2nu - Ponderous 2nu - Ponderous - I’m not even sure how to classify this. It’s more… “ambient spoken word” than straight music. If you recognize anything at all from this album, it’ll be the short-radio-run title song, “This is Ponderous.” “I had this dream the other night. I went to work one day and nobody remembered who I was. So I decided to take the day off.”
Afghan Whigs - Gentlemen Afghan Whigs - Gentlemen - Great alternative album and a fantastic live show. This is actually the first concert I ever went to, with my buddy Mike. Super intimate venue that isn’t there anymore where I also saw George Clinton and Parliament Funkadelic (which was also a hell of a show)… but I digress. This is an awesome driving-around-town album. Go get it.
Republica - Republica Republica - Republica - You probably heard this one (maybe even had it) and forgot about it entirely. Electronic rock you want to play with the volume turned up and the windows rolled down.
Utah Saints - Utah Saints Utah Saints - Utah Saints - Great house music, period. If you’re into that sort of thing and you don’t have this one, it’s a must-have.

media, music comments edit

When I’m working (coding) I generally like some sort of music that either doesn’t have any words or is otherwise reasonably peaceful so I’m not, like, compelled to sing along or something. I also like music that sort of flows, so stuff that’s very dissonant or has an oddly syncopated rhythm, stuff that has a lot of high-pitched sirens, and so forth… that’s not so much my thing.

The list of what I listen to changes quite a bit - I have a lot of music

  • but right now, my top go-to albums for while I’m drumming out some code are (in no particular order)…
Album Description
Mirror's Edge Soundtrack Mirror’s Edge Soundtrack (MP3) - I really liked the game and the soundtrack was equally awesome. Only available in MP3 format, but that’s fine.
Tron: Legacy Reconfigured Tron: Legacy Reconfigured (CD/MP3) - The original version of the soundtrack was good, but the remixes take it up a Whole. Other. Level.
Peter Gabriel - Secret World Live Peter Gabriel - Secret World Live (CD) - This one isn’t electronic and it appears to be out of print, or at least, not directly available from Amazon (which is roughly the same thing, right?) but I find myself turning to this one a lot for some calm getting-down-to-work music.
Imogen Heap - Speak For Yourself Imogen Heap - Speak For Yourself (CD/MP3) - I actually discovered this one through Pandora and am now hooked on Imogen Heap. This is my favorite so far, particularly the song “Hide and Seek.”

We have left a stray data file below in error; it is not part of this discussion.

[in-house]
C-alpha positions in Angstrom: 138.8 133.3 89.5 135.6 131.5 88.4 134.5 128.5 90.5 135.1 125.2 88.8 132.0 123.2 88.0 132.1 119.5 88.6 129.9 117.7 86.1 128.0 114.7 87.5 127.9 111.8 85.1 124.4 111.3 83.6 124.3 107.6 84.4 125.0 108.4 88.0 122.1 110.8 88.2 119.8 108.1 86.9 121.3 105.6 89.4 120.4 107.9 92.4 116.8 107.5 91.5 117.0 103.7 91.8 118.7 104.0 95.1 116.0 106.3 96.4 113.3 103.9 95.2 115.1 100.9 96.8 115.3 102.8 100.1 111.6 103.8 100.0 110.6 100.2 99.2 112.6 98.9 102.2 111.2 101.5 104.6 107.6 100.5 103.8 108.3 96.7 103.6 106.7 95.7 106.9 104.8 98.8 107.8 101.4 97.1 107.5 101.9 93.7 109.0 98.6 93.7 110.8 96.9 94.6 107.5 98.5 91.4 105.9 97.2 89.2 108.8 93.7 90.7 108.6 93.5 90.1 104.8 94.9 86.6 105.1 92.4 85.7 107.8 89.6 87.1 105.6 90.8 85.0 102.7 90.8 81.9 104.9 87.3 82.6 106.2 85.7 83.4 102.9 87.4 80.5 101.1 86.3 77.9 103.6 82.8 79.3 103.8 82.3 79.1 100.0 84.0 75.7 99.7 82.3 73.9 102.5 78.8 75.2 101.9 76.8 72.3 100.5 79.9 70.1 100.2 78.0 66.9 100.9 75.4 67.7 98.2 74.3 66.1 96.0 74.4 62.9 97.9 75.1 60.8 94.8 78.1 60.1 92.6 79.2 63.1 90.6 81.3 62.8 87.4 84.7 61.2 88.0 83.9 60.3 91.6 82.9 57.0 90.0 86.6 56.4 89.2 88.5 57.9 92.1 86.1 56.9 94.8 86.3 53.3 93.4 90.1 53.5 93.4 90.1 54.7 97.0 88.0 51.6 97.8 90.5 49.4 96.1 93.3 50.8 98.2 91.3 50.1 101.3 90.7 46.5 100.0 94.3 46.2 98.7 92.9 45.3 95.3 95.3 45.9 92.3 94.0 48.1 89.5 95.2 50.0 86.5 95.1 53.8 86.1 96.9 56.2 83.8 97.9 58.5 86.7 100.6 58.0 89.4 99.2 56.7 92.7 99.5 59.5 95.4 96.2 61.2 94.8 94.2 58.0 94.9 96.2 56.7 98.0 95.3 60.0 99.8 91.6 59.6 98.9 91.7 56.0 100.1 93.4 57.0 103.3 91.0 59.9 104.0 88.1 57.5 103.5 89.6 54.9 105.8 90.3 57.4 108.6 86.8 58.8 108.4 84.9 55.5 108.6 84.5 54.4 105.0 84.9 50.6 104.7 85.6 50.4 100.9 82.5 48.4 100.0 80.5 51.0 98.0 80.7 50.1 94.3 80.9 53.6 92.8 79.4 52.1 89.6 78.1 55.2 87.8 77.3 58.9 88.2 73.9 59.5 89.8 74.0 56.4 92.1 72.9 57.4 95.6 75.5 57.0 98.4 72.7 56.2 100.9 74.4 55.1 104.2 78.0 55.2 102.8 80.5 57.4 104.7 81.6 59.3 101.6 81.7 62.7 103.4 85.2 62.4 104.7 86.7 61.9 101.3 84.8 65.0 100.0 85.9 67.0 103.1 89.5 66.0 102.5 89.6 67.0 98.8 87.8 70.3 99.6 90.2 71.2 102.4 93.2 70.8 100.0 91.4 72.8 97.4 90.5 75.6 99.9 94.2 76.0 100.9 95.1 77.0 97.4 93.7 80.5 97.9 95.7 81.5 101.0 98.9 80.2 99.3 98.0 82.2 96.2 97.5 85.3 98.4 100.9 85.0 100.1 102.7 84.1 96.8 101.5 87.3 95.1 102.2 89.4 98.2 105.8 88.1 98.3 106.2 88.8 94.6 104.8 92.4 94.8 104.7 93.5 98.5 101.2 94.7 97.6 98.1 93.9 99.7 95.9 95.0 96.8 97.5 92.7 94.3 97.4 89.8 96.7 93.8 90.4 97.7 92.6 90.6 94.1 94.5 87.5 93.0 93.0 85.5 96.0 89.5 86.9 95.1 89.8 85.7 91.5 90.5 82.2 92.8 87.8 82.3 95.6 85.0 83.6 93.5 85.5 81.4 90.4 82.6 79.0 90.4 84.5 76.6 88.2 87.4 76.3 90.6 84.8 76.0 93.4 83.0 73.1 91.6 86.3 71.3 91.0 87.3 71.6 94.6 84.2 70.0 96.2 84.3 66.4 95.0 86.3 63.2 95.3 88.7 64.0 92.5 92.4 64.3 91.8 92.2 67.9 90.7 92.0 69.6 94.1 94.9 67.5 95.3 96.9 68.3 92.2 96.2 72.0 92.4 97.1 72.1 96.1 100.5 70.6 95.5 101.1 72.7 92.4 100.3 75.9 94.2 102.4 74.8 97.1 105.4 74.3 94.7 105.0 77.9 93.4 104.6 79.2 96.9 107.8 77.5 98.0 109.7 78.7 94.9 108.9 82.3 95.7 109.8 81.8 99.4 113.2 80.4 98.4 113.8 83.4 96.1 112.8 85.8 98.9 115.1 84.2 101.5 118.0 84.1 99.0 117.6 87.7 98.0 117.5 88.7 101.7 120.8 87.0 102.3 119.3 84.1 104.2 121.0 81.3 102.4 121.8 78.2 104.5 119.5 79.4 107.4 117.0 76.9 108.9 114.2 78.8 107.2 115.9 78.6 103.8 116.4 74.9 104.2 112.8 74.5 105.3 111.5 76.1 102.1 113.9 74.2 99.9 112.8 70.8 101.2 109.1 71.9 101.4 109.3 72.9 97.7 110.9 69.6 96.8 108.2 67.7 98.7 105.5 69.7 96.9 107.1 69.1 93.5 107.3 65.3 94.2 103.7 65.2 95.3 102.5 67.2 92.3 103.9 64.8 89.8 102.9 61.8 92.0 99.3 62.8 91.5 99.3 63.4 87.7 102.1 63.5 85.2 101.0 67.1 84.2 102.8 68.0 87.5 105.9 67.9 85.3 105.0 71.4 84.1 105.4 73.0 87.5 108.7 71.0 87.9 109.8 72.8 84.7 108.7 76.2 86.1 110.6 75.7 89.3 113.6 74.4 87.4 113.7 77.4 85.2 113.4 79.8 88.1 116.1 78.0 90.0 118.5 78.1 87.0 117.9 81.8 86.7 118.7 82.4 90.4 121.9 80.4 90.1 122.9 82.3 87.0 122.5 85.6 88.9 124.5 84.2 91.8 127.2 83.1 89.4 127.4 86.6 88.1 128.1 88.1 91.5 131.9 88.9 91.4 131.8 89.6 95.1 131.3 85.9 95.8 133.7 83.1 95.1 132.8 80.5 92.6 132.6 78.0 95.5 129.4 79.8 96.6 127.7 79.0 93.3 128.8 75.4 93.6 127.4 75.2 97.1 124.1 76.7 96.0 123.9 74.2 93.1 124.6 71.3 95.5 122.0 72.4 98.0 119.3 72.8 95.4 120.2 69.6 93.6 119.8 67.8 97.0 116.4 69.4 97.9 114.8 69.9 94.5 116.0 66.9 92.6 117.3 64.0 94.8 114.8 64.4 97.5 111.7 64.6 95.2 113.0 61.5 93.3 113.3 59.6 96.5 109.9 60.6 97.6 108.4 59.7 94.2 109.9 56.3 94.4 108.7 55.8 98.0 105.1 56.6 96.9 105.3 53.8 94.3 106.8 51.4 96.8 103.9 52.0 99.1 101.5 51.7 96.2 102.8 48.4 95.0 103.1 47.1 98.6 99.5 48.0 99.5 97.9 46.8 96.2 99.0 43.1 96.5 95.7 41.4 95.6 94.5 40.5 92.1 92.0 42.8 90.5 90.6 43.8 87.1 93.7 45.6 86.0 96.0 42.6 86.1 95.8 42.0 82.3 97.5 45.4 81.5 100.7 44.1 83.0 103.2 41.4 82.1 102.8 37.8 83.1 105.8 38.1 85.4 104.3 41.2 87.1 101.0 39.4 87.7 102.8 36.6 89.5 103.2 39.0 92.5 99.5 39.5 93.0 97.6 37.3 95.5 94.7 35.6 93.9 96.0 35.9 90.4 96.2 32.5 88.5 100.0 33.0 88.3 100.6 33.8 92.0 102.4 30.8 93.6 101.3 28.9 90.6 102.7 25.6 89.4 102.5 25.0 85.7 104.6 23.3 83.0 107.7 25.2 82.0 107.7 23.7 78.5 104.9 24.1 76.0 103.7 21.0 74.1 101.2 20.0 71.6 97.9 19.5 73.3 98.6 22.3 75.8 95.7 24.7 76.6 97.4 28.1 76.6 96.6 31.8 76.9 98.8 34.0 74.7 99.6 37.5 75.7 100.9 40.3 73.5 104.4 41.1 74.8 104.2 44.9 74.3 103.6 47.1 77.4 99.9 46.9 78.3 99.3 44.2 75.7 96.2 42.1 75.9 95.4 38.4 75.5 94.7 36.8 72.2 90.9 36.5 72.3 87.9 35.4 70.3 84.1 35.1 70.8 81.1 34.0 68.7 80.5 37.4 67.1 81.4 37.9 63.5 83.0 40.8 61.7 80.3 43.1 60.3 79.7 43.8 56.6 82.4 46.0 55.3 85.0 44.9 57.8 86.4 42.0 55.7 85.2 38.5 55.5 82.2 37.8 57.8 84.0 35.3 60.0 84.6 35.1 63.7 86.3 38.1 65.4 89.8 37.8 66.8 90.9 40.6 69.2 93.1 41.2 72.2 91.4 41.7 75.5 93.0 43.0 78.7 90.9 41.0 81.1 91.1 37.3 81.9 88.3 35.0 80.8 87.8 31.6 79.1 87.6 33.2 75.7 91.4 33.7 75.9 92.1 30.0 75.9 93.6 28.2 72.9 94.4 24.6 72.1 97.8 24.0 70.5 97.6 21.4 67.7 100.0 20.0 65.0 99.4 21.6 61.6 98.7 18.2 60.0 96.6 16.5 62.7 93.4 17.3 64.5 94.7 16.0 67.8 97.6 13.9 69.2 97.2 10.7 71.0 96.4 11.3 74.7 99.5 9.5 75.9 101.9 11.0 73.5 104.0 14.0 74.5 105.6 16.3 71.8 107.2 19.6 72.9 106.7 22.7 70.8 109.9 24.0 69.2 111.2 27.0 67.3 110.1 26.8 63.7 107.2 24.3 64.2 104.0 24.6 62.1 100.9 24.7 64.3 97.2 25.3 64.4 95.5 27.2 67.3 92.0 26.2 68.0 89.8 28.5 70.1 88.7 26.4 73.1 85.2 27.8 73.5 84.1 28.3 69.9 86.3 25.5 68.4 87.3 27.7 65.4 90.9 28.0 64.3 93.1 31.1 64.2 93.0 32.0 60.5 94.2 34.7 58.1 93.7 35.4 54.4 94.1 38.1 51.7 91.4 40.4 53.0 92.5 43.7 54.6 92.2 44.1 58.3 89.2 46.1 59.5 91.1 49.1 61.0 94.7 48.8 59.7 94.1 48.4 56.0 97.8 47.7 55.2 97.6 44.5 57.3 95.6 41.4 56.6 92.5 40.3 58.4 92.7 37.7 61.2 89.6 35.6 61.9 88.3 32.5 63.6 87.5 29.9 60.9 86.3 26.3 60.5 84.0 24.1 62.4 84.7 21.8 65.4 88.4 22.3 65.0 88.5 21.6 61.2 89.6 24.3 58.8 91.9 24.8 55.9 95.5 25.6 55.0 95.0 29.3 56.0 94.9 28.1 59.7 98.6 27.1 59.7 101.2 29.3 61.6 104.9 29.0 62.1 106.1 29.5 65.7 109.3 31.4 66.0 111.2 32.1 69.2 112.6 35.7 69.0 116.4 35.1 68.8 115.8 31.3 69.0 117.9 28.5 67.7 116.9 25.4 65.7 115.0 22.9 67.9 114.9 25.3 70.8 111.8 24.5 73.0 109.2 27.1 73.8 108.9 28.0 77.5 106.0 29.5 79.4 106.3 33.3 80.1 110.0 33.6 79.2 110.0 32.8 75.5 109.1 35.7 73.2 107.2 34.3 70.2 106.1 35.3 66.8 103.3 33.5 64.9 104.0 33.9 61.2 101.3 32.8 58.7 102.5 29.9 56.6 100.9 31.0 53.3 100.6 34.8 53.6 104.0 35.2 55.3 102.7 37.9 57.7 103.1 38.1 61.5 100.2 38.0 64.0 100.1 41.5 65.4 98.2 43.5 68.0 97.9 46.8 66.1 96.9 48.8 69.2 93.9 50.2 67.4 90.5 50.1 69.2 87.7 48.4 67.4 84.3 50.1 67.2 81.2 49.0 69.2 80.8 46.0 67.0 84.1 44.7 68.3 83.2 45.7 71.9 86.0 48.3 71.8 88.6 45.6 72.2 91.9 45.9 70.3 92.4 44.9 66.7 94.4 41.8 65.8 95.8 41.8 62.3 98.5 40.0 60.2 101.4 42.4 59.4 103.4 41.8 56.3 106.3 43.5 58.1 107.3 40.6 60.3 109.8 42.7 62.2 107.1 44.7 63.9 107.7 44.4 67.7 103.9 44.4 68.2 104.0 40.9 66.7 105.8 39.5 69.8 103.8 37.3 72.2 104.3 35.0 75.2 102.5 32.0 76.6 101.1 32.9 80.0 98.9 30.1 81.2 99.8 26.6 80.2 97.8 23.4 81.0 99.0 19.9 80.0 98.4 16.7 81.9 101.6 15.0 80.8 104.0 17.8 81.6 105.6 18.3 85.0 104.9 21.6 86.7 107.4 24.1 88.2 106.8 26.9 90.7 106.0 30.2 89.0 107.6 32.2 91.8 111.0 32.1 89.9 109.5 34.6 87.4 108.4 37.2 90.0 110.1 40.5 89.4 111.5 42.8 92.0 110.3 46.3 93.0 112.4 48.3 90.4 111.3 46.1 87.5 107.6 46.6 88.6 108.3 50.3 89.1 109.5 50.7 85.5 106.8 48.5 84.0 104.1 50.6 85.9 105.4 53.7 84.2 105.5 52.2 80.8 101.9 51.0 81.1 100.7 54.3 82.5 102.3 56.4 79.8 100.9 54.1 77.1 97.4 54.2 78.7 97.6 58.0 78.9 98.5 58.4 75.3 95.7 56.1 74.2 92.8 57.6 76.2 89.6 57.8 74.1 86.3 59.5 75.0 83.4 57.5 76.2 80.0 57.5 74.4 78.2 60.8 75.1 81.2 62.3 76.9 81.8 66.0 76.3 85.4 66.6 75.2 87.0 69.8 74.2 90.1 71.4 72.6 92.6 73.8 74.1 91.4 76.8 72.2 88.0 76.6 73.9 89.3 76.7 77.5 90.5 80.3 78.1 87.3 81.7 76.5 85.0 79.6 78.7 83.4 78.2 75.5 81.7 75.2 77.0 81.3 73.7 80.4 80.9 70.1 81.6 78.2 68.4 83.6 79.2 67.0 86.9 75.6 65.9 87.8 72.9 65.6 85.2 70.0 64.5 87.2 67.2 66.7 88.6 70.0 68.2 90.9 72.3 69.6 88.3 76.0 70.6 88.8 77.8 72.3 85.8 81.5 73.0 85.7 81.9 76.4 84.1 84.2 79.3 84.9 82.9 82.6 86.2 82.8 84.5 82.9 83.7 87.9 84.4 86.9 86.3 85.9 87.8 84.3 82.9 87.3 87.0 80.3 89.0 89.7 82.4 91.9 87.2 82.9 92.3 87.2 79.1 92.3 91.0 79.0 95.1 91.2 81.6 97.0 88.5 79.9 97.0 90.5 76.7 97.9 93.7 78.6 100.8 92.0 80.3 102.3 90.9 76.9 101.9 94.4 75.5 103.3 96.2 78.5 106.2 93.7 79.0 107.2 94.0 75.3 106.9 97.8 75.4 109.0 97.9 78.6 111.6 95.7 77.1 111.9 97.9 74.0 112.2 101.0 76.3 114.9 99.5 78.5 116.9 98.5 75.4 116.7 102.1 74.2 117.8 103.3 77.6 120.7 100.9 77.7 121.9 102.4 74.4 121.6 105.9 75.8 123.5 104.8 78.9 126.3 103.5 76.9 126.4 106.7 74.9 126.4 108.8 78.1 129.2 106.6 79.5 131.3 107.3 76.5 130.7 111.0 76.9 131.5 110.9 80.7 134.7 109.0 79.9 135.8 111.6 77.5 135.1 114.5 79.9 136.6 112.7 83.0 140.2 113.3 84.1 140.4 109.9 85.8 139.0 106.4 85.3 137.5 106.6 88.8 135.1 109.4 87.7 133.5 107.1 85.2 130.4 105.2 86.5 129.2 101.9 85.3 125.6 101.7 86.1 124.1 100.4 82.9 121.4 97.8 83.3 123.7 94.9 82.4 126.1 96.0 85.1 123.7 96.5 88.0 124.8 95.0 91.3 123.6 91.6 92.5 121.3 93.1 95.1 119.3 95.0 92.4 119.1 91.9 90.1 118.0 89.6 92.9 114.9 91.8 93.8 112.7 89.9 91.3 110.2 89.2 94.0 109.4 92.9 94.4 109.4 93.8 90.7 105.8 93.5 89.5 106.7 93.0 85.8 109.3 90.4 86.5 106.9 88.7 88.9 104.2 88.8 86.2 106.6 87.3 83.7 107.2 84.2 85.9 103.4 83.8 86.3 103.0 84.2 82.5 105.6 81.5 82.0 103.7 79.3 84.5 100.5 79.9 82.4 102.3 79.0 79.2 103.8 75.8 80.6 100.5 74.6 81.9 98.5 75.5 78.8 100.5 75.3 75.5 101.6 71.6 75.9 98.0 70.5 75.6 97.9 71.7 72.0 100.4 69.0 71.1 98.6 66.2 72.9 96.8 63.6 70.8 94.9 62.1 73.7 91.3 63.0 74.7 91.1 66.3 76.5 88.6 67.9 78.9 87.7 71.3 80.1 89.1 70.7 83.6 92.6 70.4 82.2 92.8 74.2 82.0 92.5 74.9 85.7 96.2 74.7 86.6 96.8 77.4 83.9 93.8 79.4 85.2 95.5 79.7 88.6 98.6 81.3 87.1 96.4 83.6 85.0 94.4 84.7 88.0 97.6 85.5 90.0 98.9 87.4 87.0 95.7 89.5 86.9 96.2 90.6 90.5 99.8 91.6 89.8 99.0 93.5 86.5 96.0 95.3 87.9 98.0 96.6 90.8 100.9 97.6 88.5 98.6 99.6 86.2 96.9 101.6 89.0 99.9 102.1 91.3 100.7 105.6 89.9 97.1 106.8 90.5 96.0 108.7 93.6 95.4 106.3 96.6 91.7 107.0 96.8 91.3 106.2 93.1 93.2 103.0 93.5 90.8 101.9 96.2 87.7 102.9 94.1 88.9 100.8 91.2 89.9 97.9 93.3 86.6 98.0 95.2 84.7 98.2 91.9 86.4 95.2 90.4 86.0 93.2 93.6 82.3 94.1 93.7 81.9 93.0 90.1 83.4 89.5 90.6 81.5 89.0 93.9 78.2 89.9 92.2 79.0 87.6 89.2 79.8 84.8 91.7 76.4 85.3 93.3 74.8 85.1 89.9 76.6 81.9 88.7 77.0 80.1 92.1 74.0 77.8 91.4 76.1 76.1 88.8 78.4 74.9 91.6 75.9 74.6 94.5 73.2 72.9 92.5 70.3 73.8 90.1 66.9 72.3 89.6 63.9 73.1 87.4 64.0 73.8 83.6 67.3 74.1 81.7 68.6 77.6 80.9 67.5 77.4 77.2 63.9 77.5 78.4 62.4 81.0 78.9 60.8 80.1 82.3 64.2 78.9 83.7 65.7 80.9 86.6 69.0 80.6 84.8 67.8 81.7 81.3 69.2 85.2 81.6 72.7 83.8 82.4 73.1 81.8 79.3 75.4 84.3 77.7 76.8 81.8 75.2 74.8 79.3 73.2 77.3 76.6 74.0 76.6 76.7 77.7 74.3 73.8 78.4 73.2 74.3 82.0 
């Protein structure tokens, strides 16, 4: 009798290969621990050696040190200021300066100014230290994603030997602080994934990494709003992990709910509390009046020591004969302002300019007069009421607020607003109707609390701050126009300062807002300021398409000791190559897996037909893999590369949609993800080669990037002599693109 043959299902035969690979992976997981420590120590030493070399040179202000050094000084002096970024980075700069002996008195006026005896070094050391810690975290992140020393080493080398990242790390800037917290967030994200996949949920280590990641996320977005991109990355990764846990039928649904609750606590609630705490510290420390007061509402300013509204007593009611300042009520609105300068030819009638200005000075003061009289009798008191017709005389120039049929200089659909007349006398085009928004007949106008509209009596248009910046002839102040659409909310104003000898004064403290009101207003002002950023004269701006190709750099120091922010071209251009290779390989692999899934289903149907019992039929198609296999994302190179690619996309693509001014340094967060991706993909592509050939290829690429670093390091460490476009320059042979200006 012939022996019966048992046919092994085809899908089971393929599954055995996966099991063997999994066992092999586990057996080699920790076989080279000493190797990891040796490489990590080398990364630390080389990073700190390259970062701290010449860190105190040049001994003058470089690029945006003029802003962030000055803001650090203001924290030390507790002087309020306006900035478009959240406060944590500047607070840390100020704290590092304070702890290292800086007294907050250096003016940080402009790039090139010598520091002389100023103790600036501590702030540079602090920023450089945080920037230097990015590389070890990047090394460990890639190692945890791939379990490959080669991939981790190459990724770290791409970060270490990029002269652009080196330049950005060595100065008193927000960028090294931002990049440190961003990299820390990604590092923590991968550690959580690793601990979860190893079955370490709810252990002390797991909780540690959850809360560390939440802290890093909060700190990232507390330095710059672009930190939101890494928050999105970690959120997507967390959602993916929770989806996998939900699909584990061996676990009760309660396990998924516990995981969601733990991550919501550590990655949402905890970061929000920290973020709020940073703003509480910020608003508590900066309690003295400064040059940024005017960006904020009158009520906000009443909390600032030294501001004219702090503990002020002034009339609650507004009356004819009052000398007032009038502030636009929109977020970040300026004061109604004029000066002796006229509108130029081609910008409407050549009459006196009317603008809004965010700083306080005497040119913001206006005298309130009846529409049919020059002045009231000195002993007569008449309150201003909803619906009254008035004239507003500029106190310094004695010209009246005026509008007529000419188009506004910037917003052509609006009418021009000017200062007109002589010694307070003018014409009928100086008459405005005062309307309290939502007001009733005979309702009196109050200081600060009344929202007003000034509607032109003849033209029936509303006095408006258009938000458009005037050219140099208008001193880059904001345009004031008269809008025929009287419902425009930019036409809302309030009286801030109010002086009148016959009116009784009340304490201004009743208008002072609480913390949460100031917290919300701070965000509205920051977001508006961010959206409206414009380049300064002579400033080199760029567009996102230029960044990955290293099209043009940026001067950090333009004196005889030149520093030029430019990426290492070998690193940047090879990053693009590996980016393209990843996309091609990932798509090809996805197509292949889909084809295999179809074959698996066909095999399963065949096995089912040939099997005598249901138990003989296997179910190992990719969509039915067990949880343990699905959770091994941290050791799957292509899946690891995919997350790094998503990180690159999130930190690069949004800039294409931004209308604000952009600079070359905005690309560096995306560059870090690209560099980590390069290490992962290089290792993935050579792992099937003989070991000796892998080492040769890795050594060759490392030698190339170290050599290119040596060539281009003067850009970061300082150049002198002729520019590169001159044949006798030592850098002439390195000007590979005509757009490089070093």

Massive Attack - Mezzanine Massive Attack - Mezzanine (CD) - You’re familiar with this one if you watch House. The theme song is “Teardrop” from this album. All the songs are kind of different here (they don’t all sound like the same style) so it’s there’s a little something for everyone.
Hybrid - Wider Angle Hybrid - Wider Angle (MP3) - I like the recorded half of this much more than the live half, but the recorded half just flows. I particularly like “If I Survive,” which I originally heard on the PS2 game Kinetica.
Fluke - Risotto Fluke - Risotto (CD/MP3) - This has been a long-time favorite of mine. Originally I got hooked on this from the Sliver soundtrack (which is also pretty good).
Conjure One Conjure One - Conjure One (CD/MP3) - I have a friend who’s brother engineers these guys (that’s how I heard about them to begin with). Very cool music, sort of Enigma-ish.
Blue Man Group - Audio Blue Man Group - Audio (CD/MP3/DVD) - Sort of entrancing / hypnotic, which is cool for PVC pipe. The live show is amazing - be sure to go if you get the chance. The DVD to this has a really nice 5.1 surround mix of the music, which isn’t too helpful for an iPod or whatever, but is awesome on your home theater.
Sarah Brightman - Harem Sarah Brightman - Harem (CD/MP3) - There is just something about Sarah Brightman that I love. This is one of my favorites and the one I listen to most. There are a couple tracks on here that are a little “meh” but the really good ones outweigh the ones you have to skip.

I realized after putting this together that I could make this like a “top 25” list but then… nah. Plus, I switch it up a lot, so these are what I’m listening to now, but I may get into an Anna Phoebe mood or something for a week, which would mean this list would change. (I actually started with a top five and decided that wasn’t long enough, so I upped it to ten.)

Got any awesome recommendations? Leave ‘em in the comments!